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Wheat Germ

May 20, 2010

And, yet again, another bit of recycled food writing.

But I believe in recycling, so this is OK.


I must admit, I feel bad for it. For the most nutritionally dense and flavorful portion of the wheat to be called “germ” is unfortunate. Especially today, when folks do all they can to eradicate germs. However, despite its name, wheat germ is a gem. It’s one of the three major parts of wheat: bran (the outer covering, a source of nonsoluble fiber), endosperm (the starchy substance from which white flour is made) and germ, the embryonic portion that would sprout the next grain of wheat were you to plant it. Wheat germ is a terrific source of protein–20% by weight and fiber (13%). It is also a good source of potassium, thiamine, niacin, and zinc.

Once you purchase wheat germ, don’t waste a moment before you put it into the refrigerator or freezer. The oils in the germ that give it such a good flavor will also cause it to turn rancid if it is not properly stored. Though I am a big fan of wheat germ, I do take food writer Bert Greene’s wisdom to heart when he says, “There are no hard and fast rules for cooking or baking with wheat germ, except for one: do not go overboard.” Use a little wheat germ often and a lot of wheat germ never.
Here are two of my current favorite recipes for wheat germ. Of course, if you want to substitute white flour for the whole-wheat in either one, feel free to do so.

Twice-Textured Poppy Seed Pancakes
This is my adaptation of a Bert Greene recipe. The double texture refers to both the wheat germ and poppy seeds. (To sour milk, add about one tablespoon of lemon juice or vinegar to regular milk.)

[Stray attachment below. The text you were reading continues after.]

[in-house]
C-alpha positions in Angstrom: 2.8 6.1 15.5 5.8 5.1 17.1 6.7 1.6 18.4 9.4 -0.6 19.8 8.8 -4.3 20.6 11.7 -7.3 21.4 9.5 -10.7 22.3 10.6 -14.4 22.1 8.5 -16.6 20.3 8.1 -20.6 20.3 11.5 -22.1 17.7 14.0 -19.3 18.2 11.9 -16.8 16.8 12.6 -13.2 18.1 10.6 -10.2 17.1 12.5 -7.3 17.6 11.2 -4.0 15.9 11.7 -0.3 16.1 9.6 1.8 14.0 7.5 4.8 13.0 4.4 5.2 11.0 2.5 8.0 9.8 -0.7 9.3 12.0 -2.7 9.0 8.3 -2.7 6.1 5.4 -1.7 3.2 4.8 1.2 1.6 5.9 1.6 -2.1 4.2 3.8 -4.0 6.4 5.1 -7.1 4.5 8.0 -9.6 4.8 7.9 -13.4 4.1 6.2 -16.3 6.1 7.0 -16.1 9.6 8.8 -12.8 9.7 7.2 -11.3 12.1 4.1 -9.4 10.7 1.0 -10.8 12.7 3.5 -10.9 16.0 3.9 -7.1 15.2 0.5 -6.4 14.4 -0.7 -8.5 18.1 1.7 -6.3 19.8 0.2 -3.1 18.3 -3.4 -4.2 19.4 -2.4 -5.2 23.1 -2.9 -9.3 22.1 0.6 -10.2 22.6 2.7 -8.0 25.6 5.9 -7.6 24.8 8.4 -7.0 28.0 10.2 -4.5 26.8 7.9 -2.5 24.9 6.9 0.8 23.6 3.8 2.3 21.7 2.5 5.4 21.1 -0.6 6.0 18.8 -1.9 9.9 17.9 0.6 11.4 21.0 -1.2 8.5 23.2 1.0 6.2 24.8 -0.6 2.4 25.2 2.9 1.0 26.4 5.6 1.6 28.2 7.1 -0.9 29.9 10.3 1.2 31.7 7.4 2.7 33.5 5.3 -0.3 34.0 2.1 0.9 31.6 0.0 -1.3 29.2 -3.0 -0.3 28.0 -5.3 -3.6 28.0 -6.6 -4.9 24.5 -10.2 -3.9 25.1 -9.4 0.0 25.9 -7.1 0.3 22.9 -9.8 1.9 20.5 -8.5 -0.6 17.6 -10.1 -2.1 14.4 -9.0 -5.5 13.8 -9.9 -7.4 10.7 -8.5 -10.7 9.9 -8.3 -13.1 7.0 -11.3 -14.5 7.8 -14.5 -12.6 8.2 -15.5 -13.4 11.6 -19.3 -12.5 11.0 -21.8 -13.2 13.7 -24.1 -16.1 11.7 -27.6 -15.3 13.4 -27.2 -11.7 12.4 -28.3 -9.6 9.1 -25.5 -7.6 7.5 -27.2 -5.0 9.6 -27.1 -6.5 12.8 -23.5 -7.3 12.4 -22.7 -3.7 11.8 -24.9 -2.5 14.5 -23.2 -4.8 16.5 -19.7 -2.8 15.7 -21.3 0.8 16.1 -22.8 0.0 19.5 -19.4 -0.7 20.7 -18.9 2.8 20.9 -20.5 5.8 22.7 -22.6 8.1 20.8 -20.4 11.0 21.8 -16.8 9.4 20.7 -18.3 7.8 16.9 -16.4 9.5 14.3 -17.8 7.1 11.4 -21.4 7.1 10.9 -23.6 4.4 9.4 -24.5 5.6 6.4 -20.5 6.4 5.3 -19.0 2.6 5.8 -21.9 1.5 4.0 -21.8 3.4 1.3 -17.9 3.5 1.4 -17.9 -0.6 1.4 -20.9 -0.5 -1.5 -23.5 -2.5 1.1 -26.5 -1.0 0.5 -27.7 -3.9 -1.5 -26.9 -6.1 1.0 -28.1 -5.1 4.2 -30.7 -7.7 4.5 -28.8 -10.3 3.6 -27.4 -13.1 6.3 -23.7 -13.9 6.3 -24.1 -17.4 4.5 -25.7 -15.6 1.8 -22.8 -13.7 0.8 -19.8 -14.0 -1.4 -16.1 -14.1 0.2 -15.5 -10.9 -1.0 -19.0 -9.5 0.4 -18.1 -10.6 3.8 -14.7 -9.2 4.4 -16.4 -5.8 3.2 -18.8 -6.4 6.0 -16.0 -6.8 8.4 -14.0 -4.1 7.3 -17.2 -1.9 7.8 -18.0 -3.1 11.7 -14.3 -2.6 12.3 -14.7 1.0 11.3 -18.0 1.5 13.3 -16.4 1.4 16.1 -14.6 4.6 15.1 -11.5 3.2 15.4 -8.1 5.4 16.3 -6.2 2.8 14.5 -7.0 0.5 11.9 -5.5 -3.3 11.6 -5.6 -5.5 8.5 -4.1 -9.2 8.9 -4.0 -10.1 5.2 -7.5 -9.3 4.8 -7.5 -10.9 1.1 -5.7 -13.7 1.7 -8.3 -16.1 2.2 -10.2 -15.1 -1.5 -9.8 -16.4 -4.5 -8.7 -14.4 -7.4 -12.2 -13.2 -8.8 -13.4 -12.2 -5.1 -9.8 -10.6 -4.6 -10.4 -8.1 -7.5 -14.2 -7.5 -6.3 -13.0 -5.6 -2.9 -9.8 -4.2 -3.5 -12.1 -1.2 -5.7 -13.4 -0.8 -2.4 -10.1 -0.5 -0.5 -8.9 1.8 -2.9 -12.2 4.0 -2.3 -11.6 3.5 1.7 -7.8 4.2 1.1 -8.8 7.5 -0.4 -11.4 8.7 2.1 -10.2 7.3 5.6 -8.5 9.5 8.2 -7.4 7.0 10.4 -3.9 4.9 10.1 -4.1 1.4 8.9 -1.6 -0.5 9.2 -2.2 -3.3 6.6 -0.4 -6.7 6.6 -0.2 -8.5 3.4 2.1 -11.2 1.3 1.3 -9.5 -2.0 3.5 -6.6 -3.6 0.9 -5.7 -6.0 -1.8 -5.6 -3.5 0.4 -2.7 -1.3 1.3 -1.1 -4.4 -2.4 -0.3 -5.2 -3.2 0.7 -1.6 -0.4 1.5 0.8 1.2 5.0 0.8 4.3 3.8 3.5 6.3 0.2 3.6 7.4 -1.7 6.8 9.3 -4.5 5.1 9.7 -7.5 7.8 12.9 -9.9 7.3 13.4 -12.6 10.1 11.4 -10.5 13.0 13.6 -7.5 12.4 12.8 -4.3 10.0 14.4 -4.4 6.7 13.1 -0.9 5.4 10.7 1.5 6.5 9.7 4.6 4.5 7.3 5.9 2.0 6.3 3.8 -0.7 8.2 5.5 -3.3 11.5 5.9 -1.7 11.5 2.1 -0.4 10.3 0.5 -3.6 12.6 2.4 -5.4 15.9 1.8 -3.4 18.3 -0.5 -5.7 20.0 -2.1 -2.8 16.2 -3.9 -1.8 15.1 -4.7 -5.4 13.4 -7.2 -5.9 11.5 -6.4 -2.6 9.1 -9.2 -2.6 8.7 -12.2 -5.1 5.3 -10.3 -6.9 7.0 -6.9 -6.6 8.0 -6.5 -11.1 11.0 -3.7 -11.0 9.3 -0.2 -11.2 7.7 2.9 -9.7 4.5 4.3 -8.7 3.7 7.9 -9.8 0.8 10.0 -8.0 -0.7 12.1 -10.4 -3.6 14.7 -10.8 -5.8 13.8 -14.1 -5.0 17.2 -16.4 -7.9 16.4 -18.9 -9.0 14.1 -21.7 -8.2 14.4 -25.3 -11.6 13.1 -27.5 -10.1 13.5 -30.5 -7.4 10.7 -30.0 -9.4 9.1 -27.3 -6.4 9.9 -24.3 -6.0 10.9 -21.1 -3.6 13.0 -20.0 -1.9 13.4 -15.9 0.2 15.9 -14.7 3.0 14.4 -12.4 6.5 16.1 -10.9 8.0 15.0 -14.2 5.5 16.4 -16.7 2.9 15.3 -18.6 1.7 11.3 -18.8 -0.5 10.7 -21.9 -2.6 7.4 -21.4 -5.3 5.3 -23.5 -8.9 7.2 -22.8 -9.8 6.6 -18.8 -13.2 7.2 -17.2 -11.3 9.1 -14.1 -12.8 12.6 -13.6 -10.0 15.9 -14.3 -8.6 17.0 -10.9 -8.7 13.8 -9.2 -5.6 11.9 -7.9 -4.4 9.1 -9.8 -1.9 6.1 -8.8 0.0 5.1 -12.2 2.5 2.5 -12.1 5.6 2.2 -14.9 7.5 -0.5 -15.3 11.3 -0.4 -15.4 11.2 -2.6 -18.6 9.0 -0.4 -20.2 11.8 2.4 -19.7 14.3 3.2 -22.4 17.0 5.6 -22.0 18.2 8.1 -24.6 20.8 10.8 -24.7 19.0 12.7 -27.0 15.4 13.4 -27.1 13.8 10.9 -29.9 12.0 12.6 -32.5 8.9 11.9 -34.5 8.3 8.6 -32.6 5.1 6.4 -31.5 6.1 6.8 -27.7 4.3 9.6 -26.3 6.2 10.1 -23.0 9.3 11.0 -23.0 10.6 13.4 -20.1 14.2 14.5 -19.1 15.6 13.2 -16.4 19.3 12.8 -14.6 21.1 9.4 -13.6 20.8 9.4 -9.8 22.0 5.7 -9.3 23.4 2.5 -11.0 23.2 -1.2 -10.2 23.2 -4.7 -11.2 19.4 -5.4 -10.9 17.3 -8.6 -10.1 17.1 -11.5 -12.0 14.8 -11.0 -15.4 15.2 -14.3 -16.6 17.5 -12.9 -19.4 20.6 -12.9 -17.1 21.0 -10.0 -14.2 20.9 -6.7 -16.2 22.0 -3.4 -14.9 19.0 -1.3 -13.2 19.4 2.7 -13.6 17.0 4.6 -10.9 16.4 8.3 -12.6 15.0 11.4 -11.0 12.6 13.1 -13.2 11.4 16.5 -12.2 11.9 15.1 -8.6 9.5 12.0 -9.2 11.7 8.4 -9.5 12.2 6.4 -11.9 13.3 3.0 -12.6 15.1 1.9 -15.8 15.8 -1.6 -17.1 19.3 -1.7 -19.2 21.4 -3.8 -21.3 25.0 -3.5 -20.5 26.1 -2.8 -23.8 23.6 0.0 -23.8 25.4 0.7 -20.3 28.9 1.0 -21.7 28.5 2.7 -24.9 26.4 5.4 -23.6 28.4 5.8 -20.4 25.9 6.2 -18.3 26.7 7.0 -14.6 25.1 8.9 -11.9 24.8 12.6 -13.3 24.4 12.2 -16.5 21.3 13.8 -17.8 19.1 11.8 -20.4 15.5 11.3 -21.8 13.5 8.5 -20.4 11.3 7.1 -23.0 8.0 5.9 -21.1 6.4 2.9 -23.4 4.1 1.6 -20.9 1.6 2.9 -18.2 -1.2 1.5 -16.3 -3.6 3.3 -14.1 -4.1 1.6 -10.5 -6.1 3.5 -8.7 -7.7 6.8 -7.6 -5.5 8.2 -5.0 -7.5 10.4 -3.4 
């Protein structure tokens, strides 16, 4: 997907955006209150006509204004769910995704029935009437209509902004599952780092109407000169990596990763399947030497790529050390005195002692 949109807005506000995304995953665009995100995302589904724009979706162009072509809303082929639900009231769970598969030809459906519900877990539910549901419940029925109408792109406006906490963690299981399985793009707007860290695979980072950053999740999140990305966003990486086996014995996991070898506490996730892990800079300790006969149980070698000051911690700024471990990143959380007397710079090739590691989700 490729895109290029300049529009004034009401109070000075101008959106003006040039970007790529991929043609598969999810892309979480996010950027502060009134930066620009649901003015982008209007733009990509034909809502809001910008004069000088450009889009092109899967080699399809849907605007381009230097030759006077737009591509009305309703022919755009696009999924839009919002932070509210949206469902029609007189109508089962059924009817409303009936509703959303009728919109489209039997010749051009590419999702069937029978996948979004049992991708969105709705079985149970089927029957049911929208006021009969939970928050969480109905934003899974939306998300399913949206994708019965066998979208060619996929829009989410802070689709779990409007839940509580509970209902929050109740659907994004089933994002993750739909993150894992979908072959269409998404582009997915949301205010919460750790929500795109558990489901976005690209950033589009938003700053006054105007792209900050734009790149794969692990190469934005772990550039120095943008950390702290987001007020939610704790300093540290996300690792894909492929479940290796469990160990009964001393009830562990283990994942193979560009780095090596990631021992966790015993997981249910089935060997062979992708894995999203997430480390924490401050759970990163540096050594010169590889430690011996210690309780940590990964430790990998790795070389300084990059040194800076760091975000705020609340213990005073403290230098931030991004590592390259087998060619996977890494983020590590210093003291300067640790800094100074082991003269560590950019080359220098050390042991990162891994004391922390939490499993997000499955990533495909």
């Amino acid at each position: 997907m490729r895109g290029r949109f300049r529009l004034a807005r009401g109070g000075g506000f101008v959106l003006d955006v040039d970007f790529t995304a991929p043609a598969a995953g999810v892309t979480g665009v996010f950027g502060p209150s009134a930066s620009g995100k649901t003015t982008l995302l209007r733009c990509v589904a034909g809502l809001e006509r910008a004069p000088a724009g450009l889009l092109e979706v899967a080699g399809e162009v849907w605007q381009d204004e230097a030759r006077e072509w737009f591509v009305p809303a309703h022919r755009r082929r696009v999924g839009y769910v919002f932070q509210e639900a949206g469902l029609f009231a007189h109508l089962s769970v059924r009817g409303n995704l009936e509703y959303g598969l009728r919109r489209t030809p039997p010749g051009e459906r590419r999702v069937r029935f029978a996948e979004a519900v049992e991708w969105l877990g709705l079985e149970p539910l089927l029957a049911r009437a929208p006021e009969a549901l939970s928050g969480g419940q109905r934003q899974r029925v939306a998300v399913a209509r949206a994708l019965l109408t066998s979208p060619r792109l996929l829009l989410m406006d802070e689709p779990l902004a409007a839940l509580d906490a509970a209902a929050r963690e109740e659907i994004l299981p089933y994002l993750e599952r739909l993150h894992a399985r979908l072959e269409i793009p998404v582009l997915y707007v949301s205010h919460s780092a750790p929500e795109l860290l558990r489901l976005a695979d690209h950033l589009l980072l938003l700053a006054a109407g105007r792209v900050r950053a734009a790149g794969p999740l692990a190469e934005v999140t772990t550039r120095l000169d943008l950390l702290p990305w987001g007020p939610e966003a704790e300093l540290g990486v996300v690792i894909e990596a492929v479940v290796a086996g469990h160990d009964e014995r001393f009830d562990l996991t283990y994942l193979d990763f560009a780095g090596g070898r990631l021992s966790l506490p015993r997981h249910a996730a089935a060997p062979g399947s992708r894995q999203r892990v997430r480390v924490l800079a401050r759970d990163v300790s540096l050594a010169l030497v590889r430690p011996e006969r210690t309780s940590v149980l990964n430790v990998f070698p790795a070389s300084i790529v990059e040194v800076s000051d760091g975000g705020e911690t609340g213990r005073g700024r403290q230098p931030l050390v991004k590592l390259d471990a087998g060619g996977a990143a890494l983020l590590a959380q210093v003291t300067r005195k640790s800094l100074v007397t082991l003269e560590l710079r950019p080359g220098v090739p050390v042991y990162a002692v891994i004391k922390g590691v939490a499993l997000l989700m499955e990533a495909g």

½ C. whole wheat pastry flour
¼ C. toasted wheat germ
1 ½ t. poppy seeds
1 ½ t. sugar or honey
½ t. baking powder
¼ t. baking soda
¼ t. salt
1 egg
¾ C. buttermilk or milk soured with lemon juice or vinegar
1 T. unsalted butter, melted, or oil

1. Combine flour, wheat germ, poppy seeds, sugar, baking powder, soda, and salt. Mix well.
2. Whisk the egg, add buttermilk and butter or oil in another bowl.
3. Add the wet ingredients to the dry ingredients and stir until just mixed.
4. Heat a lightly-greased cast-iron skillet until hot. Cook the pancakes, a few at a time, using about 2 large tablespoons per pancake.
Makes about 12 2-3 inch pancakes, which serves 2 adults with no leftovers. The recipe doubles (and triples) quite easily.

Wheat Germ Cookies
I adapted this recipe from the classic More-with-Less Cookbook. In my edition, there’s a delightful comment written by the editor: “Tester’s husband says, ‘They’re good! You make them and I’ll eat them.’ A fair exchange of energies?” These cookies are not very sweet, yet quite delicious. They’re easy to mix up in an electric mixer. Get others to help you roll them out for a family activity!
2 C. flour
1 C. toasted wheat germ
1 C. shortening (I use and recommend Healthy Choice vegetable shortening, which is non-hydrogenated. You can also use butter, which I’ve also done.)
¾ C. sugar
1 egg
1 t. grated orange rind
1 t. vanilla
½ t. salt

Combine everything in a mixing bowl. Beat at low speed until well mixed. Chill dough at least one hour. Roll into 1” balls. Roll in more toasted wheat germ (1/2 – 3/4 C). Place on cookie sheet and bake at 350 for 12-15 minutes.

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